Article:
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Research Guides

ENGL 104 - Composition & Rhetoric (Spring 2019)

5Ws and H


  • Who wrote the article/book/information?
  • What are that person's credentials? 
  • Which organization is publishing the work?


  • What is the purpose of the publication?  
  • What information does the author present?
  • What information isn't presented?


  • Where can I find more information about the topic?
  • Does the article have citations that I can follow to find more information?
  • Where does the information in the article come from?


  • Is the information presented current?
  • Has the information been updated recently?


  • Why is this information better than other available sources?
  • Why does this article support or undermine your research hypothesis?


  • How does this relate to what you already know?

Scholarly and Popular Sources

It can be very tricky to evaluate sources to determine which ones are scholarly and which ones are popular. When trying to determine whether a source is scholarly or popular, here are some general rules of thumb to keep in mind.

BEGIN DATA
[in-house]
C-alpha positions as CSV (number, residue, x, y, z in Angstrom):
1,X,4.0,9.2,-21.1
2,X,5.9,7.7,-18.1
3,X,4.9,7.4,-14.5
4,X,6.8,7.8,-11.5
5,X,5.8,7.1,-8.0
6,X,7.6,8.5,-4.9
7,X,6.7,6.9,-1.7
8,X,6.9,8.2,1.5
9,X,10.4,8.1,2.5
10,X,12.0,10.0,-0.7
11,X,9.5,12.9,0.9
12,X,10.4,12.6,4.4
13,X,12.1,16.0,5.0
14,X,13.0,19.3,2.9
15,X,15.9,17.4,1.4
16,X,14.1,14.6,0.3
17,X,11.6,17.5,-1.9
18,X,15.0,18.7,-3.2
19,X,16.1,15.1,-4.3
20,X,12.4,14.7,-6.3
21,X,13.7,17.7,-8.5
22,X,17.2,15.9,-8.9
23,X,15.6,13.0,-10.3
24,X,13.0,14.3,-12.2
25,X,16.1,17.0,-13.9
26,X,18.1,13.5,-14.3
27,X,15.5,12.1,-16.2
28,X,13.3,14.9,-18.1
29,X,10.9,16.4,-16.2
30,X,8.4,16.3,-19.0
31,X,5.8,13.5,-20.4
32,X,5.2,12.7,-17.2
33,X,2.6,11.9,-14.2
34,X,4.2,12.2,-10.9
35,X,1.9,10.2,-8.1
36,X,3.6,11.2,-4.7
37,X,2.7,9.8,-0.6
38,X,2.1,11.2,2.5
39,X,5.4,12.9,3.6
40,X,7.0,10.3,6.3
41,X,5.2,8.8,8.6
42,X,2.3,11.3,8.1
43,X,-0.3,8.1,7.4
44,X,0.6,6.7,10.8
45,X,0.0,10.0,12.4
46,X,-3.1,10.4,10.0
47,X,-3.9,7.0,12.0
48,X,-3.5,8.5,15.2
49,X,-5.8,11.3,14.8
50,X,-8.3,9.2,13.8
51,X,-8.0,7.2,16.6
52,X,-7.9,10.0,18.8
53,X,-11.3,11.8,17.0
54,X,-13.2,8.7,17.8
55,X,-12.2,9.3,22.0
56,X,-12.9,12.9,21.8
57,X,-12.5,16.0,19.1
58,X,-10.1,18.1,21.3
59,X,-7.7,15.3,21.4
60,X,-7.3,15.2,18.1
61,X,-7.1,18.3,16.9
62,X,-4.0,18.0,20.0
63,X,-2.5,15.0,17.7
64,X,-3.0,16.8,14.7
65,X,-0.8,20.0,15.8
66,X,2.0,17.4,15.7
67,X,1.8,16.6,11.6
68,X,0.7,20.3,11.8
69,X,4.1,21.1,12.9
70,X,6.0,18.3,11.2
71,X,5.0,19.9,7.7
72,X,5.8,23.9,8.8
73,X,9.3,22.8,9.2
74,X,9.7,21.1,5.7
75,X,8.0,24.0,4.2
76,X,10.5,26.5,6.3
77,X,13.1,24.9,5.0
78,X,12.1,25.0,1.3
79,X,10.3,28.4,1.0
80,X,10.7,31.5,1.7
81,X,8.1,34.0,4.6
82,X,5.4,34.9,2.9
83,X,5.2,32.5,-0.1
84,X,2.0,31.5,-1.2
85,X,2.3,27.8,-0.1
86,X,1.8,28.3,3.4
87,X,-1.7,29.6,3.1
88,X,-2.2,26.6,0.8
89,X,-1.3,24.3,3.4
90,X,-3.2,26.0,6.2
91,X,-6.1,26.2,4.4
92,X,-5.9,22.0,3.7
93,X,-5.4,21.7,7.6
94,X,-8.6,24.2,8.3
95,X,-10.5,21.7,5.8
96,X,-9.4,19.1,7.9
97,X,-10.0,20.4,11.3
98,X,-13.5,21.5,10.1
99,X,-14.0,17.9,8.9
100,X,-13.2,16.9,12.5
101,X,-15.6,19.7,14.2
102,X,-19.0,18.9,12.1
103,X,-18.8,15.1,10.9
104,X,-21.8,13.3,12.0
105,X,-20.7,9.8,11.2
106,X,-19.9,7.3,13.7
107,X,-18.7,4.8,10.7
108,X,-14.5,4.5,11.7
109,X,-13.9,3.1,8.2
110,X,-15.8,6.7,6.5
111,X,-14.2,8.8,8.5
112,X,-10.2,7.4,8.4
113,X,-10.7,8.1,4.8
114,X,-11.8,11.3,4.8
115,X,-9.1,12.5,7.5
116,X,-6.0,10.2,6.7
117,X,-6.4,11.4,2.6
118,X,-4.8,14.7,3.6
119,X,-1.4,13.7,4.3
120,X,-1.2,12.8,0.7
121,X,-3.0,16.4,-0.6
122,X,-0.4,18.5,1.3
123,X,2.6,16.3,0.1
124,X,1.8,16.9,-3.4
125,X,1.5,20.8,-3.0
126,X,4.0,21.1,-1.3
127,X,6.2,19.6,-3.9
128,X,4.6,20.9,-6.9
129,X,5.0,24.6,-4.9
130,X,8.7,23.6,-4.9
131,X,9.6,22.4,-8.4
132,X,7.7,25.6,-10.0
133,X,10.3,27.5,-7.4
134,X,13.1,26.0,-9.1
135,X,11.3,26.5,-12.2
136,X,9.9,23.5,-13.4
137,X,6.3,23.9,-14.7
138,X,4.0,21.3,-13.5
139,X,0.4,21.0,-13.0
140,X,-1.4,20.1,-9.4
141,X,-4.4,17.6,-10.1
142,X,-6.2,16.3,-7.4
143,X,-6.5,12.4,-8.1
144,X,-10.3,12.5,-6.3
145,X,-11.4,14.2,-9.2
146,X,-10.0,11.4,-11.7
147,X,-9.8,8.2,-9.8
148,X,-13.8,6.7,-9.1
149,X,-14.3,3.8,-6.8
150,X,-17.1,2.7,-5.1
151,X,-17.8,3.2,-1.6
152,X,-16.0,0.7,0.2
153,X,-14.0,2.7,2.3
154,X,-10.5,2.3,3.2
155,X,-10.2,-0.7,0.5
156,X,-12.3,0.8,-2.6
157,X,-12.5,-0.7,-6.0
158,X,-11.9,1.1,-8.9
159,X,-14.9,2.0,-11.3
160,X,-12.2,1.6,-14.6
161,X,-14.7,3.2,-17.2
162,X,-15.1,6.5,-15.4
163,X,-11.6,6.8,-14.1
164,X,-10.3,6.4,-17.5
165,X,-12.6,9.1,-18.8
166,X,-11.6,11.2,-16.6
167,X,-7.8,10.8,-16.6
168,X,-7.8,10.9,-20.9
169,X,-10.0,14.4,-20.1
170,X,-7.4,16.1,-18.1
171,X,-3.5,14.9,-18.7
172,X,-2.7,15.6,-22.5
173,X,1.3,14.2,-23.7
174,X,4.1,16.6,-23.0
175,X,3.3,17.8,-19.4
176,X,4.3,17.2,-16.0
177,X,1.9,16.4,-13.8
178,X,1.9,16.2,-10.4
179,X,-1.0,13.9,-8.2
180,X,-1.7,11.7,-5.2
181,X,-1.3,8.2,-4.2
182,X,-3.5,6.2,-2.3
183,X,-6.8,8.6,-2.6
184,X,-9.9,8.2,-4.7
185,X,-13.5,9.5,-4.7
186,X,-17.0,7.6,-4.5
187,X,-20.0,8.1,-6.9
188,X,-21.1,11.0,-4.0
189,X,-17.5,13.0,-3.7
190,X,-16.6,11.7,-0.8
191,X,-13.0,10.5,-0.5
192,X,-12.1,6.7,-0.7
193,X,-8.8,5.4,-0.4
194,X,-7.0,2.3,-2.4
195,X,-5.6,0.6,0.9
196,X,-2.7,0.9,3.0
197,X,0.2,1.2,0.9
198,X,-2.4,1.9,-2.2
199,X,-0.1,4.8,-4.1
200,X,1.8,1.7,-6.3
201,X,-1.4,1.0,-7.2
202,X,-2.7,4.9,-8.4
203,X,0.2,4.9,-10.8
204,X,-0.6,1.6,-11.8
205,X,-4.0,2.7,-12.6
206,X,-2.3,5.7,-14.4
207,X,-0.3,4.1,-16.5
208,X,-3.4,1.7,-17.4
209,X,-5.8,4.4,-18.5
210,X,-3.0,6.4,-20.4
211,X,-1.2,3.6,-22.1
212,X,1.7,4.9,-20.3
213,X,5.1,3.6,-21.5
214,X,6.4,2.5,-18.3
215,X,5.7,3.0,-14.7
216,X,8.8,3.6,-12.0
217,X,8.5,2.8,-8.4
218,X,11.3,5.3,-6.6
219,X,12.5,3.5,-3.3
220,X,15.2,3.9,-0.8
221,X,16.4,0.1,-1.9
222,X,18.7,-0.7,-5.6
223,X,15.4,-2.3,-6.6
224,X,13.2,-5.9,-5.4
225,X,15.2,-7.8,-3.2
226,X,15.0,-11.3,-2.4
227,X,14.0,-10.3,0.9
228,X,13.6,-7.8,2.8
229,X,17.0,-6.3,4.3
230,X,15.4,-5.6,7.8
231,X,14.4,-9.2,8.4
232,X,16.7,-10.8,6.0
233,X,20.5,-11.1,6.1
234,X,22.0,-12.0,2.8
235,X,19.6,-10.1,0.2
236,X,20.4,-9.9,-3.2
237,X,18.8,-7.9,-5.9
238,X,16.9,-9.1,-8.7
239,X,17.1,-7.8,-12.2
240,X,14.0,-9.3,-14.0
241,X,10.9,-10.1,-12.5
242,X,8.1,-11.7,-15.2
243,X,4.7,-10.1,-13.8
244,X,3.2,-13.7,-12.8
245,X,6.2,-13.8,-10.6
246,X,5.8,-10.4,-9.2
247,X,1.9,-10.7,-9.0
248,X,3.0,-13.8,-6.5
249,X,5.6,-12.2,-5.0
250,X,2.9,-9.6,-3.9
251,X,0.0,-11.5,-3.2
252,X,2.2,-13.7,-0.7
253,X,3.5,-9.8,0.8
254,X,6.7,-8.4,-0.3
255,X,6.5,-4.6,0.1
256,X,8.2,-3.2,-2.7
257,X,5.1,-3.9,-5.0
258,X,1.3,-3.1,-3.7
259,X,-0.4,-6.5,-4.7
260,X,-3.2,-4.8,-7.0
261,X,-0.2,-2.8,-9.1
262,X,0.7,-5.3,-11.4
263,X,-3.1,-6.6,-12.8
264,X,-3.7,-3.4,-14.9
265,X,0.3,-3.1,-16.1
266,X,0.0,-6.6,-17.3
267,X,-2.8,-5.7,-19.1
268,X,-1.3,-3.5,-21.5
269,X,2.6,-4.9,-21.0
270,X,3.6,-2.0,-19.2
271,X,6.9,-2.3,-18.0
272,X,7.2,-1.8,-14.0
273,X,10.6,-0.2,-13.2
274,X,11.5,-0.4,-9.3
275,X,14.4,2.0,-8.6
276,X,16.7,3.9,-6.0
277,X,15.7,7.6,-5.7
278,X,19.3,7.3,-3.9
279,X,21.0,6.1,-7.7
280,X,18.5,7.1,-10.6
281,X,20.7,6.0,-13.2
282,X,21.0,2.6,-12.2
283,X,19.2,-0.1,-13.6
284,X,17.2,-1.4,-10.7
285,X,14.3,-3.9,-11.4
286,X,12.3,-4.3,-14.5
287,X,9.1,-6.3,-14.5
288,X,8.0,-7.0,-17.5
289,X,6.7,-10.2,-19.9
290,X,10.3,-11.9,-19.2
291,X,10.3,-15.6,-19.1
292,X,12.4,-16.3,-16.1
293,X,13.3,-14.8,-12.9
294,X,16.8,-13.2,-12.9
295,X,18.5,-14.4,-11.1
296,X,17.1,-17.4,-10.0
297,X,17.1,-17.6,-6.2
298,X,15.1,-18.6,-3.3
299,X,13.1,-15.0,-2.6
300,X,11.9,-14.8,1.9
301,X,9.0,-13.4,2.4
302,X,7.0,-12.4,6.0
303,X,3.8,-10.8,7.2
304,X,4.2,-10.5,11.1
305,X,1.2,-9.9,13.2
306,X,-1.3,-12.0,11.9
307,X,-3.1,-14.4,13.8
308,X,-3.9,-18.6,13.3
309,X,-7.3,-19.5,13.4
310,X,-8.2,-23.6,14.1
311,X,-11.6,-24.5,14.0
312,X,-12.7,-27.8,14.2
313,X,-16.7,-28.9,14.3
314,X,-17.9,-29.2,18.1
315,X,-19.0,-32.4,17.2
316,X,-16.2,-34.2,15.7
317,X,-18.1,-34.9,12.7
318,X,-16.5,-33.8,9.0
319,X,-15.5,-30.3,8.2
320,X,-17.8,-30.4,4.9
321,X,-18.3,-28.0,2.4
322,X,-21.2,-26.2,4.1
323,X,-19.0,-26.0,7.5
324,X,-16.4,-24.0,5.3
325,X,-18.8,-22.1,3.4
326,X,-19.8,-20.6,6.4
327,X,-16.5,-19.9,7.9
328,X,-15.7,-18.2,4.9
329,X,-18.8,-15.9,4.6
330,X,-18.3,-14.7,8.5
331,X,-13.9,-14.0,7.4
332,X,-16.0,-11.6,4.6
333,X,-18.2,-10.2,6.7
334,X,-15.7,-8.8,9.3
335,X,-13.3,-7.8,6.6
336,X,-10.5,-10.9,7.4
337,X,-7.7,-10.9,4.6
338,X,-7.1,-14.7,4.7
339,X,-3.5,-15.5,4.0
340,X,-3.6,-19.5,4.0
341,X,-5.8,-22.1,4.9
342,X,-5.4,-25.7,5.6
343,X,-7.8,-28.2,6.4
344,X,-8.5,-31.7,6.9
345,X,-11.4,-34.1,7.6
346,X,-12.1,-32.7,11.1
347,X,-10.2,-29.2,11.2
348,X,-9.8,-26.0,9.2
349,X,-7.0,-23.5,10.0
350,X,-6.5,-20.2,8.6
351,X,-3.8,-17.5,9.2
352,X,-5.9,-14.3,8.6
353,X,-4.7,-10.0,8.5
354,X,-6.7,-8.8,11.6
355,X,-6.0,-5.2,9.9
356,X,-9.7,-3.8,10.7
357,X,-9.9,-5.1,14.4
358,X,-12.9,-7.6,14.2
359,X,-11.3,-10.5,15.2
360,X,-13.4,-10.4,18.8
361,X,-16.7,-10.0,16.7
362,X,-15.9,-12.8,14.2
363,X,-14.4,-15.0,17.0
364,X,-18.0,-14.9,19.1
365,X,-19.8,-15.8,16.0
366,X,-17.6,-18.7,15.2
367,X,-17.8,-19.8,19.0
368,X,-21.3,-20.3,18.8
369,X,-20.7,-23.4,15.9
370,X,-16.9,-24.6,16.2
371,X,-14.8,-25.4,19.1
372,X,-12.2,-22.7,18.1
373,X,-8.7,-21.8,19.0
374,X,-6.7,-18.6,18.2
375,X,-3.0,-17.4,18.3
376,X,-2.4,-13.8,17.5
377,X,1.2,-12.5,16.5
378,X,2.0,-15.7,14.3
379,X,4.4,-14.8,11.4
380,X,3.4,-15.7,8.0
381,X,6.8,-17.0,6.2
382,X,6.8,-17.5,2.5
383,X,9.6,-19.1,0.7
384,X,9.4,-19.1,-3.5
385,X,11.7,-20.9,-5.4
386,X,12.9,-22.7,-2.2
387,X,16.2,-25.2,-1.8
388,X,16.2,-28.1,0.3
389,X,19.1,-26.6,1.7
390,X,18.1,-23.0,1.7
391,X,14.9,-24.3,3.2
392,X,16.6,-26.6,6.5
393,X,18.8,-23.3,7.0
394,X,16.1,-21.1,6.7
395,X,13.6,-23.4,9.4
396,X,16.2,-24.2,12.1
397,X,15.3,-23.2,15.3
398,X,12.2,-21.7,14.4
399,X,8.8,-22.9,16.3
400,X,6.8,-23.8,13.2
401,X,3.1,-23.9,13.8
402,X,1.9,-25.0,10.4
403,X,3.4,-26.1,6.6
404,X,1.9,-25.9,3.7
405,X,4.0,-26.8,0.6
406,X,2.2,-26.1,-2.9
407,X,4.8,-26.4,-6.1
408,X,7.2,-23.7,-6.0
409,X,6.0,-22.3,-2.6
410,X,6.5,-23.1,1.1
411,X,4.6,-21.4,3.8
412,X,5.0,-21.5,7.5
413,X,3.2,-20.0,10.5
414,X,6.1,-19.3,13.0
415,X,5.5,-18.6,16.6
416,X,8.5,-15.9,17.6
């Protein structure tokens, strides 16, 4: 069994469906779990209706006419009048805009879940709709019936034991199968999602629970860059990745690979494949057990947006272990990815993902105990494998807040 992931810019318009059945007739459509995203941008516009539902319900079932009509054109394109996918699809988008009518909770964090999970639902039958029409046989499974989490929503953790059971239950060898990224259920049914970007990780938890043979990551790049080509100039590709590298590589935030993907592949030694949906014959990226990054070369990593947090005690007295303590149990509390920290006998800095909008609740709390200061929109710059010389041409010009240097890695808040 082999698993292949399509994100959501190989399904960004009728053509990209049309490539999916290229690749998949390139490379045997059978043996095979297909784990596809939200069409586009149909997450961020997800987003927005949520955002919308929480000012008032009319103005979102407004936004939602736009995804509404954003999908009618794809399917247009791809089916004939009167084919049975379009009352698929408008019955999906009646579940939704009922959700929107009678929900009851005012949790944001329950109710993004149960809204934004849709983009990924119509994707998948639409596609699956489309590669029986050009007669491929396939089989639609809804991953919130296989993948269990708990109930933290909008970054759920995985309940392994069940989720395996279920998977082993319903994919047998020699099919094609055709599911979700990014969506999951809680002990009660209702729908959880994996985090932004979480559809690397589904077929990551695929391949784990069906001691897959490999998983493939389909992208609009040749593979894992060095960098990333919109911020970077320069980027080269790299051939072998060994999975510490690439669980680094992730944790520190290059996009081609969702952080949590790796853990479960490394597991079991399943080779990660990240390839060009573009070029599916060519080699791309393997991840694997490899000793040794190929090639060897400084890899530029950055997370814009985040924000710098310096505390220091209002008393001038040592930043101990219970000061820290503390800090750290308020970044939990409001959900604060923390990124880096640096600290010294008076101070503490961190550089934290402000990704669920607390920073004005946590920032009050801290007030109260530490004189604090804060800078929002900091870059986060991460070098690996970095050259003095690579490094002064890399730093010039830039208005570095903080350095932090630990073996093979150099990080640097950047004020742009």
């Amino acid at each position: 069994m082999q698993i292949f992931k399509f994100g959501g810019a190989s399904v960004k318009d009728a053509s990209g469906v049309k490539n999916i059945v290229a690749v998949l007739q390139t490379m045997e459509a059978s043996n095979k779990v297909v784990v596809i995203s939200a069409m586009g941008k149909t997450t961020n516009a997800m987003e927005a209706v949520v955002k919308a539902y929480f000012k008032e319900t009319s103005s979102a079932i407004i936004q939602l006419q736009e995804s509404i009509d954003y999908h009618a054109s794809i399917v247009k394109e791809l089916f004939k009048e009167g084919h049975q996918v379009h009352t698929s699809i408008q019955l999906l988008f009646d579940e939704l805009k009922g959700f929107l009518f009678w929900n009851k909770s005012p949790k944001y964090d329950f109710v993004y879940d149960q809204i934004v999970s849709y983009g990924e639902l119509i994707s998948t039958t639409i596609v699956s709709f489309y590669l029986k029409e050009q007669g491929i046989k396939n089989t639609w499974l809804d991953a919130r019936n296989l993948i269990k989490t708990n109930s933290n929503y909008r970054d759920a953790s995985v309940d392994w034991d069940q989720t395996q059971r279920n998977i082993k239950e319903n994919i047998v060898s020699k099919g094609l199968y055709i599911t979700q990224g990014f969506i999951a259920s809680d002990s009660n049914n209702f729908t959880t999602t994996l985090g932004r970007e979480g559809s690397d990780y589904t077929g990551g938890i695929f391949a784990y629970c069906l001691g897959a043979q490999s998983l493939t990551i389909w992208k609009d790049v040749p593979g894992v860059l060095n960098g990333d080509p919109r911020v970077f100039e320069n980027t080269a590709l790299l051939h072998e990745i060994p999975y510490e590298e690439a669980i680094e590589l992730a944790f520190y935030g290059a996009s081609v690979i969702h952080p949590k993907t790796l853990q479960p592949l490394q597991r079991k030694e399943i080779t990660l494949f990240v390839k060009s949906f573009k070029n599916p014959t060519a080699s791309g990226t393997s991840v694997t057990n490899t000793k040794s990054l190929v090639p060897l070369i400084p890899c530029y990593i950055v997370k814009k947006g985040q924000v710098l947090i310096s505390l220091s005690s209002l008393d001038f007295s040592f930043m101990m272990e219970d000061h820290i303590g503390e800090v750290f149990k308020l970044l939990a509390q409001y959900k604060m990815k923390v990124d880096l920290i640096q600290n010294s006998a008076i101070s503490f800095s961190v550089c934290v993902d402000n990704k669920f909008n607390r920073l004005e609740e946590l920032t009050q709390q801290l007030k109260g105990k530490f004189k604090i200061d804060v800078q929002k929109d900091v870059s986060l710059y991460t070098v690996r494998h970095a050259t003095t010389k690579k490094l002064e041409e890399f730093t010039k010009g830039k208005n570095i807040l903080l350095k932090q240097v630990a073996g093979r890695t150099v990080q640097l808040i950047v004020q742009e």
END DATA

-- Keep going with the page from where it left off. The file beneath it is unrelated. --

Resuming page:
Audience Scholars, professors, graduate students General public; people without a college degree in the subject
Language Heavy use of discipline specific language (jargon) Written for the general public or those interested in the field; avoids jargon
Author Author has documented credentials in the field (e.g. institutional affiliation, degrees, etc.) Authors are typically journalists; they may not have discipline-specific academic qualifications for writing the article 
Bibliography Yes No or limited bibliography
Research Articles are based on original research or a new interpretation of earlier research. May have a methodology that explains how and what they did Research is usually limited to background fact-finding to support the article rather than original research
Publisher (Books) University presses (e.g. Oxford University Press, Duke University Press, etc.) or trade academic presses (e.g. Routledge, De Gruyter) Trade presses (Simon and Schuster, Viking, etc.), vanity presses, self-publishing
Periodical Examples Journal of Biological Chemistry; History and Theory;  Educational Psychology Psychology Today;  Scientific American;  Time